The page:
“Nah. There’s not much to do around here. I thought I might check out the library again. They probably have some magazines to read. Might go by the pool.”

Was the old man hearing hints of a Burt Dunn search in his son’s off-hand itinerary? “Don’t tell me you’re looking for your friend again. Is that necessary at this late date?”

“I’m not looking for anyone. Of course, if I ....”

Leaving that thought unspoken, Rick moved on to something more pertinent. “Thing is, Sandy’s tied up all day. I can’t see her until later. I told her I’d call around six o’clock. So until then I’ve got time to kill.”

Tom paused to note the boy’s undisguised directness. He was not asking for permission to see Sandy, simply declaring his intent. Naturally enough, his plans were leading Tom toward a new round of questions, which his son must have read in the old man’s wondering frown.

“I’m not taking the car,” Rick hurried to explain. “I’ll be walking. I thought we’d go over to Gilroy’s for a soda or something. It’ll be real low key. I just want to spend some time with her.”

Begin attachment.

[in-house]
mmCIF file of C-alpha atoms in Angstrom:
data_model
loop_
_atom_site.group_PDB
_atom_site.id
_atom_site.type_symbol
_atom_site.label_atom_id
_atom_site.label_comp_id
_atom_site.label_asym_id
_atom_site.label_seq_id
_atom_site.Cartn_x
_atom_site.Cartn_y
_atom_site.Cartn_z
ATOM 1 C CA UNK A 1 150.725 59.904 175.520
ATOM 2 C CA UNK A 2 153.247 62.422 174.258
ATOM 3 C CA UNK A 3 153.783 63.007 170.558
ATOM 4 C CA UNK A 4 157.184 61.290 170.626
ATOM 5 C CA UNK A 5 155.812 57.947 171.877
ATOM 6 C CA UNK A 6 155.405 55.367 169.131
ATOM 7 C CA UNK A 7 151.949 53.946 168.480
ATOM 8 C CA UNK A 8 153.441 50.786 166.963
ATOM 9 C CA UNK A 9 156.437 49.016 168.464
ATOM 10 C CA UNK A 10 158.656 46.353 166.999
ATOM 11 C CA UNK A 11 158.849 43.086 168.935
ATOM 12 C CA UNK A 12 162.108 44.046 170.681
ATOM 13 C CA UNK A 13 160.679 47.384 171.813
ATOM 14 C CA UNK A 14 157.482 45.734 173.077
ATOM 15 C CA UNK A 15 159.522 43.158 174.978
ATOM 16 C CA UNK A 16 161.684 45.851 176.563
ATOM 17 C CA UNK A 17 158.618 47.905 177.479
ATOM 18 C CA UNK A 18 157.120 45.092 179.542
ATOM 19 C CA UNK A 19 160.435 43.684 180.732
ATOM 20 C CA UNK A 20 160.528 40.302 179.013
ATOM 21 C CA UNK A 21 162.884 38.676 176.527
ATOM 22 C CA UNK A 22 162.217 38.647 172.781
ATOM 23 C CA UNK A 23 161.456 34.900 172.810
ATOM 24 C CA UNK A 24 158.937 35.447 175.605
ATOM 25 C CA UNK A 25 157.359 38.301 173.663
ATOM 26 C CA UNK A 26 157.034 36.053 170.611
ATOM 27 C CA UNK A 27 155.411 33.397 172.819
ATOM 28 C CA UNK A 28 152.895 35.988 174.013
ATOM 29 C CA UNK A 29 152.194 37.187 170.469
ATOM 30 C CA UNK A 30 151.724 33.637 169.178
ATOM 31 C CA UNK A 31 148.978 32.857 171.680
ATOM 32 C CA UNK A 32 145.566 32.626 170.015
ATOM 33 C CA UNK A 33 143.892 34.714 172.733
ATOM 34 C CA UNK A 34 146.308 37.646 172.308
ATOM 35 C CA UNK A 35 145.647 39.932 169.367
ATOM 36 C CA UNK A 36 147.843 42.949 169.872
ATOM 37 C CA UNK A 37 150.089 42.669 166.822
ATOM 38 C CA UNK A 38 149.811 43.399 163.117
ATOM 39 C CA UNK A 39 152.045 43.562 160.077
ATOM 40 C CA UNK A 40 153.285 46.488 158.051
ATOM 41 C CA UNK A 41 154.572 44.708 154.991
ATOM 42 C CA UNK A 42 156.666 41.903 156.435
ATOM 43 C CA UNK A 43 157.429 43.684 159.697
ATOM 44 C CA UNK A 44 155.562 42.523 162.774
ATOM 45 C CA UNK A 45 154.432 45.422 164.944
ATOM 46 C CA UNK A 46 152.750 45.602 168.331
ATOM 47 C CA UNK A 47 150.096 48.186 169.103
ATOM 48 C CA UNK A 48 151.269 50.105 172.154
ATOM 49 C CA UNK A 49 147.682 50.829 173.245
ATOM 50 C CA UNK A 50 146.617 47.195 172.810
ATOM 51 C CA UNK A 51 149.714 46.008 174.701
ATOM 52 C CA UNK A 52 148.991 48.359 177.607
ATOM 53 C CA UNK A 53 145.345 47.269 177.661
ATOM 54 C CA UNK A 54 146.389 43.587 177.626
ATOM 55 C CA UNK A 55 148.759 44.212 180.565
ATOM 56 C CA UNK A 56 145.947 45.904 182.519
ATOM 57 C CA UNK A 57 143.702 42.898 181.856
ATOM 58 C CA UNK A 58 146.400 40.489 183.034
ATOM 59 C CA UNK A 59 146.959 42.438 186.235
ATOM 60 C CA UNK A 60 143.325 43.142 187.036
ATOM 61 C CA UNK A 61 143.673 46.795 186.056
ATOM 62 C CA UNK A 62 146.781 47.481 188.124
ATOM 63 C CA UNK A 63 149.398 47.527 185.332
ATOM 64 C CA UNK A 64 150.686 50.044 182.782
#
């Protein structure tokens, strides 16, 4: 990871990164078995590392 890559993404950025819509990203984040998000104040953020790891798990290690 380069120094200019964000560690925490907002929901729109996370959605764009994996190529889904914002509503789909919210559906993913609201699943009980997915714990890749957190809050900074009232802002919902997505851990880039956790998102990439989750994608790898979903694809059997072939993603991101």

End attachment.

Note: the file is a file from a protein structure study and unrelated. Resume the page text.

“Just don’t keep her out too late. There’s no reason to upset her mother again.” By then Rick was shaking his head, wondering again why their conversations always returned to the same, uncomfortable place? “And, for God sakes, don’t forget, that’s my granddaughter you’re ....”

“Dad.” The boy’s interruption was loud and insistent. “I don’t want to hear all that again. Okay? We’ll be just fine.”

“I’m counting on that.”

“So, how about you? Do you have to see Mr. Corin again, or is that all done?”

“Three o’clock,” Tom nodded. “If everything goes according to plan that’ll be the end of it. We can leave bright and early in the morning. That’s another reason for you to get in early. We have a long drive tomorrow.”